In computer science, a linked list is a data structure that consists of a sequence of data records such that in each record there is a field that contains a reference (i.e., a link) to the next record in the sequence.

While pointers don’t seem to be an explicit requirement, studying a proper linked list in C/C++ seems like a good learning exercise.

Here’s a C++ linked list I came across surfing the web for a simple implementation, annotated piecewise:

#include <iostream>; using namespace std; class LinkedList{ struct Node { int x; Node *next;</pre> };

Within the template for a linked list, a structure called node is defined first. Node, representing a single entry in the list, contains two bins, a value and a pointer referencing the next entry.

The Linked List class continues:

public: LinkedList(){ head = NULL; }

A value constructor sets the head value to NULL. Any instance of our linked list class starts its life an empty, with the head space set to NULL.

void addValue(int val){ Node *n = new Node(); n->x = val; n->next = head; head = n; }

To this empty list we use a method called addValue to chain items. This method evokes a new instance of the node structure, to which the argument value is passed as the node’s value. Next of this node points to the current head, which for a new linked list function is simply NULL. This new node then is designated as the new head.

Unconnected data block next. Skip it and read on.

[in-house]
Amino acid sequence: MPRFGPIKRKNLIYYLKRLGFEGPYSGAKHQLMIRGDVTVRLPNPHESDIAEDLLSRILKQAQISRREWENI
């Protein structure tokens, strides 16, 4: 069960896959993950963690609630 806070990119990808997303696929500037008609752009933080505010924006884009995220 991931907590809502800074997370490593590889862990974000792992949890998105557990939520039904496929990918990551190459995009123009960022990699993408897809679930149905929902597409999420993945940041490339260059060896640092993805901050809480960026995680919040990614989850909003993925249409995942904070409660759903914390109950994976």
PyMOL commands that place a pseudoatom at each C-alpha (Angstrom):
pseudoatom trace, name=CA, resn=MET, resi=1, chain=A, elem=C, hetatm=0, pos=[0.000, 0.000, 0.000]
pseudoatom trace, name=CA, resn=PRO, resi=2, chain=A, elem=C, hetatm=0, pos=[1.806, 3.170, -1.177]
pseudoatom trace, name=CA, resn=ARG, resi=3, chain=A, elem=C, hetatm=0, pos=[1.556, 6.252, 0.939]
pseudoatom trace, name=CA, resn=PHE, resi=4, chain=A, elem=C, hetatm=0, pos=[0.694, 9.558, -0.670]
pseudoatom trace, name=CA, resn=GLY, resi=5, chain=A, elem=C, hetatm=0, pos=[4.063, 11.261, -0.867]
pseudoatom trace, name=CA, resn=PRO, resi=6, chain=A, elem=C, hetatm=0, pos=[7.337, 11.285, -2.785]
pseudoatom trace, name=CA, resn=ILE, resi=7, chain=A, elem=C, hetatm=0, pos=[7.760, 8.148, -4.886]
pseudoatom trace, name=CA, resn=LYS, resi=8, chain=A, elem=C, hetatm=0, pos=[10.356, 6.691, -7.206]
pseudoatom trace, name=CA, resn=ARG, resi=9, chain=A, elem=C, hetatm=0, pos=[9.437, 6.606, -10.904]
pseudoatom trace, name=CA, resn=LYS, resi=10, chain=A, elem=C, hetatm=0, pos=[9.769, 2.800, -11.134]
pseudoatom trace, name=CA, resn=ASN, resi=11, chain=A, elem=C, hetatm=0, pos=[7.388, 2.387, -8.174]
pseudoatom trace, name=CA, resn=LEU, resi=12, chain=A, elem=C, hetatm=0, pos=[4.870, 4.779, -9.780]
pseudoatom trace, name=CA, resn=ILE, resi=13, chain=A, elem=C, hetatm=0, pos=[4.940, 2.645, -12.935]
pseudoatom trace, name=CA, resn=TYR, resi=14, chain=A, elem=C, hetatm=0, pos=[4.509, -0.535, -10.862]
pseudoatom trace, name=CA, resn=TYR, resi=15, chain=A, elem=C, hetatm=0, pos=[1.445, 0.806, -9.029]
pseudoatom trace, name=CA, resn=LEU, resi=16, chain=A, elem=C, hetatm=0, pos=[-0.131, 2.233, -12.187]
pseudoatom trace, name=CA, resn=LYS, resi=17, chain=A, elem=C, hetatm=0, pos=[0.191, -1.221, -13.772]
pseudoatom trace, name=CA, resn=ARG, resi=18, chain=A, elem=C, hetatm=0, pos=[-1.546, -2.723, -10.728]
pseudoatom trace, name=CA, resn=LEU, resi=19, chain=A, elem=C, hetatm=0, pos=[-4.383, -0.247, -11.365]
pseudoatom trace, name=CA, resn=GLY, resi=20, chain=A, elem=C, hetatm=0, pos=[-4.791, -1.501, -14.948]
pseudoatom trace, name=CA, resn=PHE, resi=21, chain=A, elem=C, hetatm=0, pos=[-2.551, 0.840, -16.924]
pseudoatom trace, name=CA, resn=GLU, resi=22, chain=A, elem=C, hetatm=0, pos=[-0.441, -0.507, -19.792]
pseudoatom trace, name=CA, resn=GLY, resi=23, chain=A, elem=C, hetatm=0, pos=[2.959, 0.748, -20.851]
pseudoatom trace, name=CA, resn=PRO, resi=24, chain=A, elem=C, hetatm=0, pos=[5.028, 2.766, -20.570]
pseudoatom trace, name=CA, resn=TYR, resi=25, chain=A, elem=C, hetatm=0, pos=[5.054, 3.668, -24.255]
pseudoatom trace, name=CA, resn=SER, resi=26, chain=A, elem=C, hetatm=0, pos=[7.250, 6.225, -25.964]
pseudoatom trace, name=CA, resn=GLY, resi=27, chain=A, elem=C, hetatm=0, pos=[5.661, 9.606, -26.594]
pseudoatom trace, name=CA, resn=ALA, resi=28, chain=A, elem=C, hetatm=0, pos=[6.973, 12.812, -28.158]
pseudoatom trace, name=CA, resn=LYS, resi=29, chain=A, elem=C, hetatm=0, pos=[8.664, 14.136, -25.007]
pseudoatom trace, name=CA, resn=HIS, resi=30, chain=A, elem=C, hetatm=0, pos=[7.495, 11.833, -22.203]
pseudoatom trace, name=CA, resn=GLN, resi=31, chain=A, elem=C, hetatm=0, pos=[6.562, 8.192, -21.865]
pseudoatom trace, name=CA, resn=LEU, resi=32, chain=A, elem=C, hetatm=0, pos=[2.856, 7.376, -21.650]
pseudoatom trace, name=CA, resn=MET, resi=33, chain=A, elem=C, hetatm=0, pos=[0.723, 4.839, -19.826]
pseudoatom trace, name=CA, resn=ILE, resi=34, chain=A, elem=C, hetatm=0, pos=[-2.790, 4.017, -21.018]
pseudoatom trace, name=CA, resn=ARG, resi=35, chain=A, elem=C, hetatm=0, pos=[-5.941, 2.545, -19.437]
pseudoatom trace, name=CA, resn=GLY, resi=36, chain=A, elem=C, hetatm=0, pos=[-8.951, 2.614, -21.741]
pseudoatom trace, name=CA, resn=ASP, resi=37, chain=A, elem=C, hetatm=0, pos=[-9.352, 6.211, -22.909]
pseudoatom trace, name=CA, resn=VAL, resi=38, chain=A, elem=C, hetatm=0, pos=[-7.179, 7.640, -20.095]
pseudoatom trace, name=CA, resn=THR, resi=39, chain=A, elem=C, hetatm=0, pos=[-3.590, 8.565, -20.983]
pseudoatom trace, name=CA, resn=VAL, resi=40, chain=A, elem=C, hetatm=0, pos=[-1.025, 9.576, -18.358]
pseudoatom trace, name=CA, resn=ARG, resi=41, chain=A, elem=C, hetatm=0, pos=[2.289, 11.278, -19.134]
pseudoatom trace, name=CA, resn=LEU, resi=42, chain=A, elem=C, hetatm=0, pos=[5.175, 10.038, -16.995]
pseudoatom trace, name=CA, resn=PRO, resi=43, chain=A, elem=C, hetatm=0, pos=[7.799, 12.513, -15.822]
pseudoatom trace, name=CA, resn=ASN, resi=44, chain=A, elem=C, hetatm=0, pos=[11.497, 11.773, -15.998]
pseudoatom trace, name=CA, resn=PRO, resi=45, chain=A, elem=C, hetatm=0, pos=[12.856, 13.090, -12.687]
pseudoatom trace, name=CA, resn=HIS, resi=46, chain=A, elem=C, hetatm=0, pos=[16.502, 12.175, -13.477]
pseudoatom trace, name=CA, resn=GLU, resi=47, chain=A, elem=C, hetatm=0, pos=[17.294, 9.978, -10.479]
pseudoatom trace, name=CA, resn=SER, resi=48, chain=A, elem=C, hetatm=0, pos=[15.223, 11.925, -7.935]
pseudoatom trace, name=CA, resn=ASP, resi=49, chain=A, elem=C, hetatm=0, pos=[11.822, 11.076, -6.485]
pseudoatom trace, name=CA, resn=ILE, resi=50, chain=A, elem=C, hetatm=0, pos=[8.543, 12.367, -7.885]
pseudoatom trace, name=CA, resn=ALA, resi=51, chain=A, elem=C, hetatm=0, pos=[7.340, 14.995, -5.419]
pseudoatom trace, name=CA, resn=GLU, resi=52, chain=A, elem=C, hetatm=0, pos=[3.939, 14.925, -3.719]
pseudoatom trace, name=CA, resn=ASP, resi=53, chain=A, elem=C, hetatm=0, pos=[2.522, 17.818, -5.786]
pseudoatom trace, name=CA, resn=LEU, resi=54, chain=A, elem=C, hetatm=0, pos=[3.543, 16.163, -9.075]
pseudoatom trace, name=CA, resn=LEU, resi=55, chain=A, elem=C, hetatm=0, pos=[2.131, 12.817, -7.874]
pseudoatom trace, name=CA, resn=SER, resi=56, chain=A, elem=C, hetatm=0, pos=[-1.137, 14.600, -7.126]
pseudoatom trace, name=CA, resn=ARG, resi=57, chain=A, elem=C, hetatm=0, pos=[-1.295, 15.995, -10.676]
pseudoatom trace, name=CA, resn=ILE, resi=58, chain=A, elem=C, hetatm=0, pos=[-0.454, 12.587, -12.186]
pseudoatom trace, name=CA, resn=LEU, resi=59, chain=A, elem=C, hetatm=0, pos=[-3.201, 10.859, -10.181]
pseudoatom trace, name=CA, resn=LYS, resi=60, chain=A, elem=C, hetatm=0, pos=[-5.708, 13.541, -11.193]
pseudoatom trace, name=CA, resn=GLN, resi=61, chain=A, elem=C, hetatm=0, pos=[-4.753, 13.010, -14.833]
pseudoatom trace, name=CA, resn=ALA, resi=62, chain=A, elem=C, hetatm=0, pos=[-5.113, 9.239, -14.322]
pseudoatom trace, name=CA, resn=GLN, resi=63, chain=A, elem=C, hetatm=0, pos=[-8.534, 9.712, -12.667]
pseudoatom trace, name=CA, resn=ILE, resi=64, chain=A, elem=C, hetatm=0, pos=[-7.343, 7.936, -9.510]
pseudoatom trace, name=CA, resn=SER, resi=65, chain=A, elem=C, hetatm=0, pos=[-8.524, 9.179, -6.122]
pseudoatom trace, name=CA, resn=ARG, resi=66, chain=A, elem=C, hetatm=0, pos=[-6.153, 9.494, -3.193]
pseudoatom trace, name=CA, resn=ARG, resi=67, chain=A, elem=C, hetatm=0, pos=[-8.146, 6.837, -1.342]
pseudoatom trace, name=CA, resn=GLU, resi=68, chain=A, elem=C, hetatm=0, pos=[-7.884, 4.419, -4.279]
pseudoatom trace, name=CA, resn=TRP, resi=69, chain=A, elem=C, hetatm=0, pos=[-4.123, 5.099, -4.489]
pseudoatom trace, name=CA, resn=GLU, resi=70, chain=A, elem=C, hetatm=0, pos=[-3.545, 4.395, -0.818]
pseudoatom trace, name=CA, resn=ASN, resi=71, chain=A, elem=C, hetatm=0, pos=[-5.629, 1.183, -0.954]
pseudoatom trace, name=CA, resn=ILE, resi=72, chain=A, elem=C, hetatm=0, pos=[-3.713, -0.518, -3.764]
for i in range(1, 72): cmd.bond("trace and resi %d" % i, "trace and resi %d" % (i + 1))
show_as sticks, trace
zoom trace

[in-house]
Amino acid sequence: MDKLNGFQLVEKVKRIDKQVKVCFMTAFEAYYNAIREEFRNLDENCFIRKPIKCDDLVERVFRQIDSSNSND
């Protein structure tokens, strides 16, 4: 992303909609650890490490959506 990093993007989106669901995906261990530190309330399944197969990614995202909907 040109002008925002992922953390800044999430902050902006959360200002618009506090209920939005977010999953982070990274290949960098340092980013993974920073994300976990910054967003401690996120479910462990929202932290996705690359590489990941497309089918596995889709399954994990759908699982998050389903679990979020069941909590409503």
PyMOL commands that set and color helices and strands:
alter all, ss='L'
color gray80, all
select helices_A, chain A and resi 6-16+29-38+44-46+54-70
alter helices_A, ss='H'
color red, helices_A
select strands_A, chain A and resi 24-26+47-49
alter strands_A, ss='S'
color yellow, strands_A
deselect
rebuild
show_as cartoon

int popValue(){ Node *n = head; int ret = n->x; head = head->next; delete n; return ret; }

This next method allows us to reverse the effect of the previous prepending addValue function. ret is assigned the value of the current head node’s x. Then, head is reassigned as the current next value. Now that the old next cell is set to the head of the list, it is now safe to delete the previous head node and return its x value.

private: Node *head; };

_

]]>

Today, I’ll implement the first of several elementary data structures in Python– linked lists. The goal here is not to create anything novel or efficient, but rather to master foundational building blocks for my future incursions into Data Structures and Algorithms. This approach follows the advice provided in the introduction of T*he Little Schemer*. The author uses the example of his college photography course to point out that ritualization of less glamorous technical knowledge is prerequisite to true creativity in a craft like programming.

I’ll start by consulting several familiar resources to understand the details of singly linked lists, which I’ll refer to from this point simply as linked lists. To my understanding, a linked list allows for the storage of a linear array of items (nodes). A reference to the address of the next node follows each item. The nodes need not be physically ordered in memory. Ordering is not relevant in tracing the path of items in the array. This property makes linked lists easier to modify than co-located arrays (e.g., C arrays). At the same time, accessing item at index *i *of a linked list may require O(n) time because the items preceding item *i* must be accessed sequentially to find item *i *(compared to constant time for a linear pre-set array).

This diagram from Stanford’s CS Library does a great job illustrating the linked list concept: